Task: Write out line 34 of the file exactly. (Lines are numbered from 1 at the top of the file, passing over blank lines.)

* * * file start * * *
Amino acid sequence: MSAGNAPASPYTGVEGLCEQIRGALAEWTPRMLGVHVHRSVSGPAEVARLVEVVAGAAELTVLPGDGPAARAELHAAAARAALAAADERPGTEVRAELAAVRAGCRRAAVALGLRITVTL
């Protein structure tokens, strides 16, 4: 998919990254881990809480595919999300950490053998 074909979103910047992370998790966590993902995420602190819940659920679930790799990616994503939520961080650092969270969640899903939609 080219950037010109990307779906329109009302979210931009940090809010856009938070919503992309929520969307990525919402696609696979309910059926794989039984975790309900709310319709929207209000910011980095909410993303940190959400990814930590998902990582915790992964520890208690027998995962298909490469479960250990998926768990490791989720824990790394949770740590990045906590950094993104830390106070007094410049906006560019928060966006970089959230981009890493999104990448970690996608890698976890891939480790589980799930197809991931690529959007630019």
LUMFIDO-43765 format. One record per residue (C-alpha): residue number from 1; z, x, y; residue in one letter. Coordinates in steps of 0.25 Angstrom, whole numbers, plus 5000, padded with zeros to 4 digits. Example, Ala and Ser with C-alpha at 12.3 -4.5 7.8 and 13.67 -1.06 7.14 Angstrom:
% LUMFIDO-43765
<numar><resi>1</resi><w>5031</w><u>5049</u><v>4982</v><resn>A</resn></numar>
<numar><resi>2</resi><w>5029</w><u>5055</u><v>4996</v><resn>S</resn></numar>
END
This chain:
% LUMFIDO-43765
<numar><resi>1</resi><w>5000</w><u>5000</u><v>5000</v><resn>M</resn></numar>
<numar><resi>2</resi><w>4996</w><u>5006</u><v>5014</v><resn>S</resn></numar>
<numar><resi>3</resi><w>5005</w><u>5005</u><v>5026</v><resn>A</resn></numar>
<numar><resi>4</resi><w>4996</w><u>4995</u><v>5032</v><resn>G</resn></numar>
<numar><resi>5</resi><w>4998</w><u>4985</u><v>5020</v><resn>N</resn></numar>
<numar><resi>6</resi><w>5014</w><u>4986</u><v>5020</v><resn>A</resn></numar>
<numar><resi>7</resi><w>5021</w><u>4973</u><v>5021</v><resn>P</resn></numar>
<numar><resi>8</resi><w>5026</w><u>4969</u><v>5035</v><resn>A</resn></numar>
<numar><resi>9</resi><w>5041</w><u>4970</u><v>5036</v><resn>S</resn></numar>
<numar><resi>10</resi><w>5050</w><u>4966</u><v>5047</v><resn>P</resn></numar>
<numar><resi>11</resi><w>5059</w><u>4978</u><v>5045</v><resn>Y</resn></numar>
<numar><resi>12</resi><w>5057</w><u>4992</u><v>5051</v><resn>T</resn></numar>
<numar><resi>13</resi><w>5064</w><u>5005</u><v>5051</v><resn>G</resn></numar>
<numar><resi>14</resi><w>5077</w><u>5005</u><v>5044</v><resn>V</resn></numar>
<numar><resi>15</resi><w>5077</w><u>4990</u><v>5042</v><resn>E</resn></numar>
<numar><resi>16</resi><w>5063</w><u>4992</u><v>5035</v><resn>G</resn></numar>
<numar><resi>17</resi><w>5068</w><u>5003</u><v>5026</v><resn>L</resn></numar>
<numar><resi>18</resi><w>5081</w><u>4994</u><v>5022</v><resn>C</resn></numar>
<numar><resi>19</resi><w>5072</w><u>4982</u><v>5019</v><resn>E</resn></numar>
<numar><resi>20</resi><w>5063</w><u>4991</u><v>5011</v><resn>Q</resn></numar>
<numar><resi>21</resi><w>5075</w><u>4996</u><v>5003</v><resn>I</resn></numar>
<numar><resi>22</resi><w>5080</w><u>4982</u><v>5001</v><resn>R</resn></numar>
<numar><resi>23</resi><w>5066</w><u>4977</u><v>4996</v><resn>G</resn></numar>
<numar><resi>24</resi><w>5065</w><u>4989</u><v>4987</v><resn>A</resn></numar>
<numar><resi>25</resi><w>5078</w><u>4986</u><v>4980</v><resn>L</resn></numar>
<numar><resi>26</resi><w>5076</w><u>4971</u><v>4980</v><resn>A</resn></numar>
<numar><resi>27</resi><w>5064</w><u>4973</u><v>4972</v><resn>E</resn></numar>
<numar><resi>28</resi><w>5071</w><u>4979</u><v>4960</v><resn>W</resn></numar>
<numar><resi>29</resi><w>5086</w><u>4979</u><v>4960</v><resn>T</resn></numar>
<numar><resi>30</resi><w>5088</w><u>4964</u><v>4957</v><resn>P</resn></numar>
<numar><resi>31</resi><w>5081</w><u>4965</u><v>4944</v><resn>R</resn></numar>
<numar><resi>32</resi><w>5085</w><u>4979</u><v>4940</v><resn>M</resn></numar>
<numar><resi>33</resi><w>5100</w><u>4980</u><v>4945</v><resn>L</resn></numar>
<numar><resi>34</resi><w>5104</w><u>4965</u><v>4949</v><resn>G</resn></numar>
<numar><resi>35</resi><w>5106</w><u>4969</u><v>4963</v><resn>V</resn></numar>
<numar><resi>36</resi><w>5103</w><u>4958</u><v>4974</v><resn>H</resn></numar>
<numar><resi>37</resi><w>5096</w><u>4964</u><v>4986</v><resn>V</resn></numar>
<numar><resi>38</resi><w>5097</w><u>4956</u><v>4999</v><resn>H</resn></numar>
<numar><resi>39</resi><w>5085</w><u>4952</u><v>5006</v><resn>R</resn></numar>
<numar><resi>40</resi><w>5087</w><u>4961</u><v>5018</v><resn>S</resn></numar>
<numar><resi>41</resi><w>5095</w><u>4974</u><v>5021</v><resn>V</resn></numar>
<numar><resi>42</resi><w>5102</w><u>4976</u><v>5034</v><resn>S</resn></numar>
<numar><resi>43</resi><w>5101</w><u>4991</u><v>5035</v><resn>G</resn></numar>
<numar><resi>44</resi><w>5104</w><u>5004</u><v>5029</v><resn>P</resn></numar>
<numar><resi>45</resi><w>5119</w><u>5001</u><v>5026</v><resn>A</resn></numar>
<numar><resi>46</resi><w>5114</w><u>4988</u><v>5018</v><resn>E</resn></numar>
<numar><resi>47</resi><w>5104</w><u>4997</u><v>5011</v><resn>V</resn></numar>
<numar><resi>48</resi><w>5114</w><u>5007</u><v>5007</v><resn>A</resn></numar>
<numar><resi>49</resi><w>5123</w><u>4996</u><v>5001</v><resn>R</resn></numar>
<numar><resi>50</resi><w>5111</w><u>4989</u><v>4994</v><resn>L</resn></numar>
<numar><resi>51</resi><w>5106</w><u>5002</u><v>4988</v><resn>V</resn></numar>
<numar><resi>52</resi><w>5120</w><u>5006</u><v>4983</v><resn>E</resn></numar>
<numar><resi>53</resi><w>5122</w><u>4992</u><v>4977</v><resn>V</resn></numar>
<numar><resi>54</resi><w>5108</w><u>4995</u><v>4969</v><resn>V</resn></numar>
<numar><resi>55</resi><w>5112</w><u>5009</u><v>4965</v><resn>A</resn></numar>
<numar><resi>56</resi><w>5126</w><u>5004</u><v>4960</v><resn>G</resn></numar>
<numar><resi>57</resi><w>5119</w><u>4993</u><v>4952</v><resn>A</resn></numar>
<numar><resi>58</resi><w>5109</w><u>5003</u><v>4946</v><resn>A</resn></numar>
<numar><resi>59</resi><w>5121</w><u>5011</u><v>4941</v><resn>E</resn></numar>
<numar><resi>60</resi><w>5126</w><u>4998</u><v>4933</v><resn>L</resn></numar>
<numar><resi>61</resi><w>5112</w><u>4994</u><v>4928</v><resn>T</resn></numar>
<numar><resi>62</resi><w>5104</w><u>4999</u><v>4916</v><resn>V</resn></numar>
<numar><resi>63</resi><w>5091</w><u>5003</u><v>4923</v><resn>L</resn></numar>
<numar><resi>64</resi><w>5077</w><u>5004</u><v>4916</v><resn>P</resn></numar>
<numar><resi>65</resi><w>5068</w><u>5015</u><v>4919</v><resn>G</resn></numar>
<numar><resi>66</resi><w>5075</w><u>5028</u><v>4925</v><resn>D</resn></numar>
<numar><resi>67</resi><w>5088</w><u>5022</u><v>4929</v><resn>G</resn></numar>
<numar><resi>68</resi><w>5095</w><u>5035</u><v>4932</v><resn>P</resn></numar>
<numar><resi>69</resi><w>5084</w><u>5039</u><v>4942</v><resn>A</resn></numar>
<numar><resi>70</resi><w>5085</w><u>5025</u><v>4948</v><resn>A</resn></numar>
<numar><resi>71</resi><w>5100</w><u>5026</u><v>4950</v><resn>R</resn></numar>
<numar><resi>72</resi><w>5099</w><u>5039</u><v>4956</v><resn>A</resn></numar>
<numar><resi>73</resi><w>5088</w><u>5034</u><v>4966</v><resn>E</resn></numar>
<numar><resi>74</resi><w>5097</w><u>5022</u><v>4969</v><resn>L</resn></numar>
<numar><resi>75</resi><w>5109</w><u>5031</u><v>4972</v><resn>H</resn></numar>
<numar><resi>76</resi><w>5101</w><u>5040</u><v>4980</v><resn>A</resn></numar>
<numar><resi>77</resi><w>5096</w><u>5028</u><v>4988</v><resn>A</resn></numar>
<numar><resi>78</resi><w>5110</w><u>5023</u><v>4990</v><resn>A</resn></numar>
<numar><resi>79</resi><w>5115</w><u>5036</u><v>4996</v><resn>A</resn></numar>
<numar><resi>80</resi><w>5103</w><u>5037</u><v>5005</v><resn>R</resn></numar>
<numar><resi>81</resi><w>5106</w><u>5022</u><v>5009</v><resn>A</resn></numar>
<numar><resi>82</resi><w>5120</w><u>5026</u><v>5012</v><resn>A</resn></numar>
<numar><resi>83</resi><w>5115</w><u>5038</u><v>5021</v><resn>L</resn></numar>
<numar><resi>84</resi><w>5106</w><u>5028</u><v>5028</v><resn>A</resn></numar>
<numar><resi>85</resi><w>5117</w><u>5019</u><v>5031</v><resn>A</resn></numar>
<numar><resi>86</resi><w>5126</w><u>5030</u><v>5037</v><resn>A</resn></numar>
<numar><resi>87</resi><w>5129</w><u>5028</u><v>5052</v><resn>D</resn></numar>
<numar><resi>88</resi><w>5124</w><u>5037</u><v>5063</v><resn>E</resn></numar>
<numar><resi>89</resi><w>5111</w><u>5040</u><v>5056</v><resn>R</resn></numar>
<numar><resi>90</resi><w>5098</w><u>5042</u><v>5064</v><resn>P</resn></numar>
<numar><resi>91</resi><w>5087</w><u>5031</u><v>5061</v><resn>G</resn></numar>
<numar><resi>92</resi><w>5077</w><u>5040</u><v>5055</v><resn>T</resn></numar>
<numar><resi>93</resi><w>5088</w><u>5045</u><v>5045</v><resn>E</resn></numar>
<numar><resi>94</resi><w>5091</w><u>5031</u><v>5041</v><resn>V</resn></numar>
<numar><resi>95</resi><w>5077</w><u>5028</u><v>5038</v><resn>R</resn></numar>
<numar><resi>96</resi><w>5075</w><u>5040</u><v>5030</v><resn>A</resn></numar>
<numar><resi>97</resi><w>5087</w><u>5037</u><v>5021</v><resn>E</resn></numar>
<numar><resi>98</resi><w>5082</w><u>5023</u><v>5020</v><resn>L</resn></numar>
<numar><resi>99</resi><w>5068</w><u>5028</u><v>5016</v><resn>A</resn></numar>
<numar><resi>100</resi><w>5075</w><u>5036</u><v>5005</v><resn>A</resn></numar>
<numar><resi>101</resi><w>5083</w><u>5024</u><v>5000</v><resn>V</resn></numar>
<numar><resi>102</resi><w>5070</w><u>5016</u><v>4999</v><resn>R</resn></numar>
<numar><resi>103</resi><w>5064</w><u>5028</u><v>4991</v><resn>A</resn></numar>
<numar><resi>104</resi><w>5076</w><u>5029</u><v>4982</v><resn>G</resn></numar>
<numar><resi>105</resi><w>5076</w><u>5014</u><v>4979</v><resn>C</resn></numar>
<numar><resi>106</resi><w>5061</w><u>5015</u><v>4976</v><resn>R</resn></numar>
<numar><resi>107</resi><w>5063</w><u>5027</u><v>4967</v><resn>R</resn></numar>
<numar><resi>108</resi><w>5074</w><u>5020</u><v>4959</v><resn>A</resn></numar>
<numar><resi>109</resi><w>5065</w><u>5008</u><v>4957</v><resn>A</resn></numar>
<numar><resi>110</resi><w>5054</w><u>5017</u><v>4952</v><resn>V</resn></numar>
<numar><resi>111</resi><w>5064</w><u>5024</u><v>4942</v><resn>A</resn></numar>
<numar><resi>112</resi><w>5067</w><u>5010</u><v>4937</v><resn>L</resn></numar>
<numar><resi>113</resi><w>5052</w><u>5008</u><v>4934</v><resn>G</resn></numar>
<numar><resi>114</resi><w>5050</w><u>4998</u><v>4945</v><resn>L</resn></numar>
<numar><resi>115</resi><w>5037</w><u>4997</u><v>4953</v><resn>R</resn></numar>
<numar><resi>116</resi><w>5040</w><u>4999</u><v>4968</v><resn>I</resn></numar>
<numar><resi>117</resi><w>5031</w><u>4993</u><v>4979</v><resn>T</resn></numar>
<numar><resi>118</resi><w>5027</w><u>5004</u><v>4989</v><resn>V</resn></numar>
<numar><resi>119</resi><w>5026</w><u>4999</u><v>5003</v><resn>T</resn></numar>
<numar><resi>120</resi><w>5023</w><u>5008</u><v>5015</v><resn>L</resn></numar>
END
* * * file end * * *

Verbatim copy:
<numar><resi>25</resi><w>5078</w><u>4986</u><v>4980</v><resn>L</resn></numar>